The United States faced one of its worst recessions in history during the latter half of the first decade of the twenty first century. Termed as the Great Recession, this period rivaled the Great Depression of the 1930s and had such an impact on the entire world that international economies were severely affected, and several national governments had to work together to get their countries out of the crisis. The crisis initially began as a decline in the financial sector, but quickly spread over to other sectors as well, thereby impacting the entire economy of the United States. In this case study, I shall attempt to explain some of the factors that played a role in this crisis.
The Great Recession has widely been attributed to the burst of the U.S. housing bubble and the subprime mortgage crisis. It started with the gradual increase in the housing market around the year 2000. House prices started to rise rapidly, and lenders started offering low interest rates. With a competitive environment, mortgage lenders started relaxing their standards on lending mortgages. This meant that, families that were earlier considered not worthy of a mortgage loan, were now able to get a loan, and purchase a house. As this trend continued, the demand for housing increased, and as a result, house prices went up.
With the rapidly growing prices in the housing market, lenders were forced to come up with incentives to enable buyers to take loans. The concept of Adjustable Rate Mortgages was introduced where the lender would offer a minimal interest rate (called a teaser rate) for a couple of years, which would rise significantly after the teaser period. As mentioned earlier, mortgage lenders relaxed their standards for a loan greatly, which led to “liar loans”, where the individual applying for the loan often falsified information on the application in order to secure the loan. Although lenders were partly aware of the issue, the security of foreclosure if the buying party defaulted on the loan caused lenders to turn a blind eye to these risky loans. These mortgages where there is the risk of the buyer not being able to fulfill the loan are termed as “subprime mortgages”.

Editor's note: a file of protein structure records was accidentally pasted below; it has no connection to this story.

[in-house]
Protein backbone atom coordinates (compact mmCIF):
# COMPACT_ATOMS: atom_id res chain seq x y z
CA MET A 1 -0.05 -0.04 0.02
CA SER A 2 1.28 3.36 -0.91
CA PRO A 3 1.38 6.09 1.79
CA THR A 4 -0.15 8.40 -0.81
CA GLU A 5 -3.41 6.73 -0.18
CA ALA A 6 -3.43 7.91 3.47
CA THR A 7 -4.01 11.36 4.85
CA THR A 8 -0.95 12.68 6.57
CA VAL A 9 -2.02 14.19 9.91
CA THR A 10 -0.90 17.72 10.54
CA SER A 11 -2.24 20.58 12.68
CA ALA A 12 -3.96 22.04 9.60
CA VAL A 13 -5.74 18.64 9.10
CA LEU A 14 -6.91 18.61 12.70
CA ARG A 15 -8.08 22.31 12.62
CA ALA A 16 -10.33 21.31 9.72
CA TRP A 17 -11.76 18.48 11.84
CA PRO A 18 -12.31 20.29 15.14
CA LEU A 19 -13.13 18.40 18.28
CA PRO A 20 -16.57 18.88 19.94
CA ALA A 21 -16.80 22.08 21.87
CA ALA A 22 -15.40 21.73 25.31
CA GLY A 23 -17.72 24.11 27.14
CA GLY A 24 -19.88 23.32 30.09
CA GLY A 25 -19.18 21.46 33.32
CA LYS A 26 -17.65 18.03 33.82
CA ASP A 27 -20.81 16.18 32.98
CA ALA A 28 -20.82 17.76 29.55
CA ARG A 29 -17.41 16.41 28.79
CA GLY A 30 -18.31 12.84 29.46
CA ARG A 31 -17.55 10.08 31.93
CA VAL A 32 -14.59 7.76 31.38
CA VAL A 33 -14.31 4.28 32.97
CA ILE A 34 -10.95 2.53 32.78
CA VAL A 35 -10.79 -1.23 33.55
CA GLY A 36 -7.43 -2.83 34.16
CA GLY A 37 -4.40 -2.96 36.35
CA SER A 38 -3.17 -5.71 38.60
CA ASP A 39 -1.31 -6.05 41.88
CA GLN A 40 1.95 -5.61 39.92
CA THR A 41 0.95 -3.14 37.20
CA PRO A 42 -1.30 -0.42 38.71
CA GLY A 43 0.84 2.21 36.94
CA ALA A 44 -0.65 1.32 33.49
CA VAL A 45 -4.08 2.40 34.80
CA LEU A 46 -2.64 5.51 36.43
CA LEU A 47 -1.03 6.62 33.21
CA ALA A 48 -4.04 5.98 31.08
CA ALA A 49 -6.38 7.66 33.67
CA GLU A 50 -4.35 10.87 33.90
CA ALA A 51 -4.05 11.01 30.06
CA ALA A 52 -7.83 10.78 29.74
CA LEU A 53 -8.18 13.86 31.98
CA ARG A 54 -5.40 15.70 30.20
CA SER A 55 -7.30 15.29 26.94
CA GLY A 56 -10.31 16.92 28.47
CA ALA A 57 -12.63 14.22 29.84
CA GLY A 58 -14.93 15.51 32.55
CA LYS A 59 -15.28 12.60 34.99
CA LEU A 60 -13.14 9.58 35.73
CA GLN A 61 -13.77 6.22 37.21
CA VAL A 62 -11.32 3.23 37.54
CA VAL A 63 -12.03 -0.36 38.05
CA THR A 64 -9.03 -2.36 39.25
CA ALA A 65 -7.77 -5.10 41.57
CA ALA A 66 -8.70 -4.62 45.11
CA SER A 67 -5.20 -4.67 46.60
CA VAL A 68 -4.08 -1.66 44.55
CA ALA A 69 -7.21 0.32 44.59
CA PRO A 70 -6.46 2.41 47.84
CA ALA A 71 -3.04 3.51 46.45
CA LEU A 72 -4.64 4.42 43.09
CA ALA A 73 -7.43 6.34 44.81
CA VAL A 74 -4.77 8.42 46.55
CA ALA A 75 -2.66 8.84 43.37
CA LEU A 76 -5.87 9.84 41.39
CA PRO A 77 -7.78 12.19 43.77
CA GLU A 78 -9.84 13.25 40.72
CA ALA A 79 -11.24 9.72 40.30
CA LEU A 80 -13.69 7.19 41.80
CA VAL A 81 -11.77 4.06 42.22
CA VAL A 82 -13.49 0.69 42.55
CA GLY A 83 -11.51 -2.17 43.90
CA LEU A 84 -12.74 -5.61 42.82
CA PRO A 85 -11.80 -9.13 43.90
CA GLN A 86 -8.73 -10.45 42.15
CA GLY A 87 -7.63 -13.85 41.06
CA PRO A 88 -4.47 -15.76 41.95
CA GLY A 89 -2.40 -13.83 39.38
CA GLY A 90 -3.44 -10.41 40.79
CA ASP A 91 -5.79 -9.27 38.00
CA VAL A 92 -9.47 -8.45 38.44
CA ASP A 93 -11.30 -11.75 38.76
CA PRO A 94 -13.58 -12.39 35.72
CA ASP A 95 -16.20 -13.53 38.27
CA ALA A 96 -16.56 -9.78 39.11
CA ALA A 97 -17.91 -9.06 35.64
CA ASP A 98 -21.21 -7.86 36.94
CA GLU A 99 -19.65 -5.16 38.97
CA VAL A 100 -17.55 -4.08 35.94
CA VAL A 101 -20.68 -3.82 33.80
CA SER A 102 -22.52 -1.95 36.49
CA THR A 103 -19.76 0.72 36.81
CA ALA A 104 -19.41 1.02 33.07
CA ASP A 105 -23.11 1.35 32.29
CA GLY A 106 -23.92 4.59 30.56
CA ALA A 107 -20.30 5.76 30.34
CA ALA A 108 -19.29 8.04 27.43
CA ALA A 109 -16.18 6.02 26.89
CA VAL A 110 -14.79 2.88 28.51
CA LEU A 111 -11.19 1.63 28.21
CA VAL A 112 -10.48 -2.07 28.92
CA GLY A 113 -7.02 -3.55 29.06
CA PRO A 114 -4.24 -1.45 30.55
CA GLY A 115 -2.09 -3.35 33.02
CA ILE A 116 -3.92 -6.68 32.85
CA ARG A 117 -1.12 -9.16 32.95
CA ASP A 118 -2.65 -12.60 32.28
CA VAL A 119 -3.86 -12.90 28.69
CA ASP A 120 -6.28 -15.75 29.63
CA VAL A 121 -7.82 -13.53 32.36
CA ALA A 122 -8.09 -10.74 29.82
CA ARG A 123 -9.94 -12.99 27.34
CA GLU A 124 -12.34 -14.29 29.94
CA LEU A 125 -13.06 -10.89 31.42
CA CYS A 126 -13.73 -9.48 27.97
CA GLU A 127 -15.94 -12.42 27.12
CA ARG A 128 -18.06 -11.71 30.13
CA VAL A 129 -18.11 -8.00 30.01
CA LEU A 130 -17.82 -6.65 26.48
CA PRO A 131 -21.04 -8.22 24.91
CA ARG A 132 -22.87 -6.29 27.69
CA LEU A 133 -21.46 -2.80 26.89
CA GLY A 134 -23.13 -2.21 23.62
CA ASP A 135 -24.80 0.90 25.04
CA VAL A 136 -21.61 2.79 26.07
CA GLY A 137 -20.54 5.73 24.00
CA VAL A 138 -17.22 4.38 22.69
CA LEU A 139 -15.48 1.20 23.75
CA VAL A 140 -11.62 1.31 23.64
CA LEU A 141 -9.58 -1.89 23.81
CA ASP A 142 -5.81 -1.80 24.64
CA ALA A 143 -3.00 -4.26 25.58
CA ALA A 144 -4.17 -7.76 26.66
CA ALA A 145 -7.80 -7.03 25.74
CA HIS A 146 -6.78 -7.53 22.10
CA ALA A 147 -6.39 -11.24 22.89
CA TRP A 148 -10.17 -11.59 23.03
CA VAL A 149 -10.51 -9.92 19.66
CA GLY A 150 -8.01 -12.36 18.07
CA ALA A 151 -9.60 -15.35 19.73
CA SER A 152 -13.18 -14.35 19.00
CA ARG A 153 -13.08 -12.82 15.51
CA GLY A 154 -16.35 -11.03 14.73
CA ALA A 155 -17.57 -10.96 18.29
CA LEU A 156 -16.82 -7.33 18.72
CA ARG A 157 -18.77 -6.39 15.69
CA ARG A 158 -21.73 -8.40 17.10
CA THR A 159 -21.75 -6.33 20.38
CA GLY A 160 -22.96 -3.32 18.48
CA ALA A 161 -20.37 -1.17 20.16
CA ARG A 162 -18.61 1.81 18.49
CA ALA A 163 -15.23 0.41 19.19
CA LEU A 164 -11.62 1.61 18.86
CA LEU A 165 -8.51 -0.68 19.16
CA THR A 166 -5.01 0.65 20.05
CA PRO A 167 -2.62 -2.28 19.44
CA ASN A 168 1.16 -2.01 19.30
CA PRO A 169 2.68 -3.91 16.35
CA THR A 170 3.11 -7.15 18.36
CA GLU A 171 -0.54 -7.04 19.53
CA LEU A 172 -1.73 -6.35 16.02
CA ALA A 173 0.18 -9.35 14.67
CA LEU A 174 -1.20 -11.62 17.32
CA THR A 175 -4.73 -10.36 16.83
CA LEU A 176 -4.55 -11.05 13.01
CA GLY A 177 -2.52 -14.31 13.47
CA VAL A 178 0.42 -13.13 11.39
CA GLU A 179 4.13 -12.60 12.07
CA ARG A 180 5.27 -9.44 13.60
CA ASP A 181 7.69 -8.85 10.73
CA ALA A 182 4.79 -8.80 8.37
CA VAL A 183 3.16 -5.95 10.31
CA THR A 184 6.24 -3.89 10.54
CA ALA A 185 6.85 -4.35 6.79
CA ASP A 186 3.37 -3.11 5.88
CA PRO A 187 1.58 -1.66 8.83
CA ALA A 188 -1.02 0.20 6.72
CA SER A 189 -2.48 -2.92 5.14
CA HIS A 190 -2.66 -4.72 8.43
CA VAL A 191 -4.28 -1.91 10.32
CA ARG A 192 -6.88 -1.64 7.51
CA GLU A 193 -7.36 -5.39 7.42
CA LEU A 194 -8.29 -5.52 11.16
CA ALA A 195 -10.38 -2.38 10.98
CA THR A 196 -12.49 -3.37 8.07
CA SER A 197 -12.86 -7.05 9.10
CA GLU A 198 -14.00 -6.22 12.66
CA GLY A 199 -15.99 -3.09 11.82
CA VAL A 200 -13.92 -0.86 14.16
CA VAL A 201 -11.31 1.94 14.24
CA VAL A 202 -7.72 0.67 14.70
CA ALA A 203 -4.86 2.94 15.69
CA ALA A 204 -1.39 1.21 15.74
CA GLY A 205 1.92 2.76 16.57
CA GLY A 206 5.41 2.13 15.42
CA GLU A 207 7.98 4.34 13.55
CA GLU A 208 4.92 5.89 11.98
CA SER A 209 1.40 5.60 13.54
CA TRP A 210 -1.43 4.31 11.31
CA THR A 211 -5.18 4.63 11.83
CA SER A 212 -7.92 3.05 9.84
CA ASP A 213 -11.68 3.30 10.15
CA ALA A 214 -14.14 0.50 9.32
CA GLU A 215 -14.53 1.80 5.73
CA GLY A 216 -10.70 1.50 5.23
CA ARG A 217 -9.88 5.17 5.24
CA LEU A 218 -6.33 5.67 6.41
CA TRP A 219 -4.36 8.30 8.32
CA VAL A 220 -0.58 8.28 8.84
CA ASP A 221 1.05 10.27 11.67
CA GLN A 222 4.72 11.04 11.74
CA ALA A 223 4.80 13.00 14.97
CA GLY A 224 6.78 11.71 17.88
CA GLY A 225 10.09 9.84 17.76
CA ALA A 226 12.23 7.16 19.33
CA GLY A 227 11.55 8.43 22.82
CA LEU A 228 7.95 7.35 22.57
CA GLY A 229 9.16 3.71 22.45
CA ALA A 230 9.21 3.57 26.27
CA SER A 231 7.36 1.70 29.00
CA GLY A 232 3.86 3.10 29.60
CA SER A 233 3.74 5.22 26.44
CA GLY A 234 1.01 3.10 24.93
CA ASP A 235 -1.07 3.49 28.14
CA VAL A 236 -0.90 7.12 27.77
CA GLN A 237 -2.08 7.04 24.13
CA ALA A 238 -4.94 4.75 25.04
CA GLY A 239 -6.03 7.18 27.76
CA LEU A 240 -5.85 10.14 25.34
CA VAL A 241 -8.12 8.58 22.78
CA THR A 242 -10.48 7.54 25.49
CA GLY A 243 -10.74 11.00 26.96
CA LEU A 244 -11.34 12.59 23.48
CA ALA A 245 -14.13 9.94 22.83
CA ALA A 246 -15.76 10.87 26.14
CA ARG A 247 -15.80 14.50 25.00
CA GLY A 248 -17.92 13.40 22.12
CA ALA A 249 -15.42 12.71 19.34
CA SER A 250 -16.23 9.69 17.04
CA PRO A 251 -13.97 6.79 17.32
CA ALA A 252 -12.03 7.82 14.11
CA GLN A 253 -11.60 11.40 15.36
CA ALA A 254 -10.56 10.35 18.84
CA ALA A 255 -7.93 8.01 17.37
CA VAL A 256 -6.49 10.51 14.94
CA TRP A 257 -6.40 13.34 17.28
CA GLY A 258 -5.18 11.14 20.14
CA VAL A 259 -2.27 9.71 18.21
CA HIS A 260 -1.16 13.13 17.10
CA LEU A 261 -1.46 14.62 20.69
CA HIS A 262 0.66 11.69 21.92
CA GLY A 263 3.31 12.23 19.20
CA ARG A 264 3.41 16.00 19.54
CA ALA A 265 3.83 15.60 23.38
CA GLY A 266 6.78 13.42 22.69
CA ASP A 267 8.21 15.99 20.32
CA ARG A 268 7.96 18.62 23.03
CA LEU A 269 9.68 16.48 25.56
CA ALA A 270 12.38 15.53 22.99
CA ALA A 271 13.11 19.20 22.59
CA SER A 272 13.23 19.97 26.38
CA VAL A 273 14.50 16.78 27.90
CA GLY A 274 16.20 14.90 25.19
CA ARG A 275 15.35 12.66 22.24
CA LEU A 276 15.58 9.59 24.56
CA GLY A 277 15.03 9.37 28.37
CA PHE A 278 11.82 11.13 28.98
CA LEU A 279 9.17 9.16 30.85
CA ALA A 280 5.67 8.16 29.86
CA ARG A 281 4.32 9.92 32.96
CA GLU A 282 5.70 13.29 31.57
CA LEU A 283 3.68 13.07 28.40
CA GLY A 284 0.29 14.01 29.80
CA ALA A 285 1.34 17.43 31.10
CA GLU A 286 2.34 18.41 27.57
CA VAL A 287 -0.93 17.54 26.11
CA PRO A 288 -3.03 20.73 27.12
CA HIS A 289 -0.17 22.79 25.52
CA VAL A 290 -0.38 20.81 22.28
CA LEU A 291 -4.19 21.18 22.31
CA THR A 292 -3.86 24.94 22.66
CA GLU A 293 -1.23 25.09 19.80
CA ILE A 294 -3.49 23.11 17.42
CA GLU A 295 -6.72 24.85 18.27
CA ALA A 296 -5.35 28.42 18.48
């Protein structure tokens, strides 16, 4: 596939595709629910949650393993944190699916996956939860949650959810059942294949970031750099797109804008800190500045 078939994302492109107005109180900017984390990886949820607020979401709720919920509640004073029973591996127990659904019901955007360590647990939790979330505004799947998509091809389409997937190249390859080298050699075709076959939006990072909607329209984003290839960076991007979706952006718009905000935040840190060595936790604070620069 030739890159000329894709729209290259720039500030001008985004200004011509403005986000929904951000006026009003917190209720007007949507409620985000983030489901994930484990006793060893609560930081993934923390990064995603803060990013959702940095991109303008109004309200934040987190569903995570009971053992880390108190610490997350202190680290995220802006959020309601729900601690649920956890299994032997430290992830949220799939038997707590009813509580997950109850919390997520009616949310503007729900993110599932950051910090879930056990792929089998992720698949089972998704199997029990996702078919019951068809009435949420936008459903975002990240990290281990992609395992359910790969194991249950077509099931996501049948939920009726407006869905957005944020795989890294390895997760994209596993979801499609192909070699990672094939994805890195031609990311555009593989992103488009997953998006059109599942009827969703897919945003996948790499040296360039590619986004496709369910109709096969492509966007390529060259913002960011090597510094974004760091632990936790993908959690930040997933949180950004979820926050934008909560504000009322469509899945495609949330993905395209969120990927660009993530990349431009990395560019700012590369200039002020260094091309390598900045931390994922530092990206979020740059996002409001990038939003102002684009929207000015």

This trend of lax mortgage processes and risky loan applications caused house prices to shoot up to an all-time high by the year 2006. However, starting from 2006, house prices started to fall down. This is termed as the “burst of the housing bubble”. The reason for this was twofold – firstly, as the prices for houses went up dramatically, the demand started to go down. Moreover, the danger of the Adjustable Rate Mortgages became obvious to buyers when their teaser period expired. Several families realized that they could no longer sustain the monthly payment for their loans and defaulted on the loan. Especially buyers that had borrowed nearly the entire value of the house realized that they ended up with negative equity, and decided to default on the loan. As a result, the over-leveraged lending...